FedExCup and TOUR Championship are both right there for Snedekertext sizeSeptember 22, 2012
Larry Dorman, PGATOUR.COM
ATLANTA -- After the talk about points, percentages and possibilities, the FedExCup Playoffs have been winnowed down to one stone-cold fact. To win it all on Sunday at East Lake Golf Club, Brandt Snedeker must hold on to the 54-hole lead he shares with Justin Rose at the TOUR Championship by Coca-Cola.
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Snedeker knows just how much easier it that is to say than do. His three career PGA TOUR wins have all come from well off the pace, most recently from seven strokes, in January at the Farmers Open, where he overtook Kyle Stanley with a Sunday 67.
He knows it because he has led or shared the 54-hole lead twice, and could close neither the 2007 Buick Open nor the 2010 Waste Management Open.
And he also knows that none of that matters now. Snedeker, who started the week at No. 5 among the top five FedExCup points leaders who can win it all with a tournament win, shot a bogey-free 64 on Saturday to move to the top of the leader board alongside Rose, who shot 68.
The two are tied at 8-under 202, two strokes clear of Ryan Moore, who shot 65, and three ahead of Rory McIlroy -- the nearest pursuer Snedeker has for the FedExCup.
"My first goal for this week is achieved," Snedeker said, "and that is to have a chance going into Sunday. I think something like 90 something percent of the PGA TOUR winners come from the last two groups, and that's where I want to be in those last two groups. So I know get I get a chance to do that tomorrow, and it should be a lot of fun."
It really should. By moving into the first-place tie with six birdies and the 31-year-old Snedeker has put the battle for the FedExCup and the TOUR Championship into critical focus for himself, for golf fans, and for McIlroy and Tiger Woods -- the other remaining contenders from the original top five with legitimate chances to win it all.
Rose, who came in at 24th in the FedExCup points race, is realistic enough to realize his chances are slim at the FedExCup -- he would have to get the discussion started by winning the TOUR Championship and McIlroy would have to finish worse than 17th .
"Yeah," he said, "I need a little help from my friends, as they say."
So does everyone else. Everyone but Snedeker. Jim Furyk, who led the TOUR Championship all day until triple-bogeying the 17th hole, is still alive in a tie for fourth with McIlroy and Bubba Watson. But Furyk and Watson, both three strokes back, need McIlroy to have a bad day to have any chance at all.
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Both McIlroy and Woods can take it away, but even they need Snedeker to slip. And either McIlroy or Woods can still win the FedExCup without winning the TOUR Championship, but neither is willing to enter that permutation puzzle. Each said they're going to approach Sunday with a must-win mindset.
McIlroy, whose 68 was his 11th straight round in the 60s, looks just as confident at three-strokes back as he was entering the final round three weeks ago, three strokes back at the Deutsche Bank Championship -- which he won for the second of his three wins in the past five weeks.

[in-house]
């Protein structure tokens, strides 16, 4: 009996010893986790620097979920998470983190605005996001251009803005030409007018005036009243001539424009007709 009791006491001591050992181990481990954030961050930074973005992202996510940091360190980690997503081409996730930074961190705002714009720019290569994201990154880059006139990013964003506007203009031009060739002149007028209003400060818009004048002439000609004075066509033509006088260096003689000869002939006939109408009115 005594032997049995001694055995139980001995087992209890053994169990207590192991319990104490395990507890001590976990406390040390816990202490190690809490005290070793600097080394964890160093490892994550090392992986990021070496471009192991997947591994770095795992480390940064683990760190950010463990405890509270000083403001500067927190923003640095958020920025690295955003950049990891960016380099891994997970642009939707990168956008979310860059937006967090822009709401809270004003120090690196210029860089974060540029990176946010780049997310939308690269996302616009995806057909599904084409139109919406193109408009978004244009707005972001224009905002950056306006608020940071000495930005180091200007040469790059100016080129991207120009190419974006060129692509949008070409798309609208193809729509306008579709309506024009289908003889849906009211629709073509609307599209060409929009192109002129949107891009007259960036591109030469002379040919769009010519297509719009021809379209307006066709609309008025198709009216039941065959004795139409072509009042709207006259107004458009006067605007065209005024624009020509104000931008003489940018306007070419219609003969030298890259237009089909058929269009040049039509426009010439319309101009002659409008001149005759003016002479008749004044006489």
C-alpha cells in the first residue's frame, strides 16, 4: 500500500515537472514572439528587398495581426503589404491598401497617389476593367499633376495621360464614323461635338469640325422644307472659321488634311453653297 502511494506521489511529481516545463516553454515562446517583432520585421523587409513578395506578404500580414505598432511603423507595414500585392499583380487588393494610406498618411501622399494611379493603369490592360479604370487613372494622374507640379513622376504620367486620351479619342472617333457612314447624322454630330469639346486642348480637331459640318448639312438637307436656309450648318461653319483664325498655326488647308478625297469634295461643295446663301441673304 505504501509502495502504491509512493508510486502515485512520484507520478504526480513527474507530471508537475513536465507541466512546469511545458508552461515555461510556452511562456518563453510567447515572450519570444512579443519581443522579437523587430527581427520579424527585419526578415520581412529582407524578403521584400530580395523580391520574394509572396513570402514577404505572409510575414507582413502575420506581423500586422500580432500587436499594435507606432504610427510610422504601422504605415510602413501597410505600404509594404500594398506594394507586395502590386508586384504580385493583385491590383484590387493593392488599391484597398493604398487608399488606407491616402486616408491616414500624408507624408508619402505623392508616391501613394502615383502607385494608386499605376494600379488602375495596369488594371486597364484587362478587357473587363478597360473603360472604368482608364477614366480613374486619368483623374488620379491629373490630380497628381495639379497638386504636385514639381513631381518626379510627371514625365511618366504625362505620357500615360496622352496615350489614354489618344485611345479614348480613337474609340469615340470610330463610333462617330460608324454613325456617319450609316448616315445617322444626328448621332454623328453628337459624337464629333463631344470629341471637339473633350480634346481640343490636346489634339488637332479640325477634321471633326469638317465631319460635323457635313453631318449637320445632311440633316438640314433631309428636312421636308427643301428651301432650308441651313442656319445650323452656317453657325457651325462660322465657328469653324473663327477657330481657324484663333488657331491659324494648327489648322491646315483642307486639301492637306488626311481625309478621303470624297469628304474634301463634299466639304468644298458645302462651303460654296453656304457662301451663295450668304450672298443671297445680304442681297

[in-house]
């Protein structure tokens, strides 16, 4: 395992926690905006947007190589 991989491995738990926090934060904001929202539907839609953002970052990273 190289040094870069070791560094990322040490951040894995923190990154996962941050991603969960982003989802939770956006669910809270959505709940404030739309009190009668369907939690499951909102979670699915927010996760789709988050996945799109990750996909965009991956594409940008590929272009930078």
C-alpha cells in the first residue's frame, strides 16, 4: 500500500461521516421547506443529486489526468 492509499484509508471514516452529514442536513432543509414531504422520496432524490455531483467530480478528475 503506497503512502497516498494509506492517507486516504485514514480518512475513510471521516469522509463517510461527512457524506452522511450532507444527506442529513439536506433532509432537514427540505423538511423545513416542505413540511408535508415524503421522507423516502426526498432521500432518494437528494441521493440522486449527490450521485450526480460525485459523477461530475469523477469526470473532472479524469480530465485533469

"It's going to be one of the most exciting Sundays of the year," said the 23-year-old sensation from Northern Ireland. "There are a few guys still in it with a chance to win the FedExCup and to win this tournament. So looking forward to it. Great to be in the mix.
"Only three back, so I'm excited about the prospect of a very exciting finish tomorrow."
Ditto for Woods, who fought his way back into the picture by rebounding from the second-round 73 with a 67. He birdied four holes, bogeyed none, and saved par from the rough, the sand and three times from the trees -- once miraculously from deep in woods with a seeing-eye shot through a tiny opening left of the 16th hole.
Four strokes behind at 4-under-par 206, Woods is tied for seventh with Robert Garrigus, Matt Kuchar and Bo Van Pelt. He was glad to talk about coming back from the desultory second round.
"I've done it before," Woods said. "Been out here a long time, and just claw your way back into it, and usually I'll take a round in the 60s. I figure the guys aren't going to run off and hide -- not on this golf course. It's just playing too difficult."
As to the thoughts of the $10 million bonus getting his juices flowing, Woods said he hadn't been motivated by money at a tournament since he was worrying about making enough for his TOUR card back at the old B.C. Open in '96.
"That's not why we play," he said. "I'm playing for the 'W' and tomorrow I've got a great shot at it. All the money and awards and all that stuff, that comes along with winning championships. And that's the way I've always looked at it. Right now, I'm four back and if I win the golf tournament everything's kind of taken care of."
That is a fact. But if Snedeker takes care of his end of things, Woods will need to go lower than McIlroy, who admitted he will need to shoot "64 or 65," lower than Woods or McIlroy has managed this week. But then, Snedeker has never won from the front.
"Yes," Snedeker said, facing it head-on. "It's something I've not done in my career. I've never had a lead going into Sunday and won. So, that's kind of the next evolution, the next step in becoming a world-class player. It's knowing you can do that, and I need to show that I can do that."
Larry Dorman is a freelance columnist for PGATOUR.COM. His views do not necessarily represent the views of the PGA TOUR.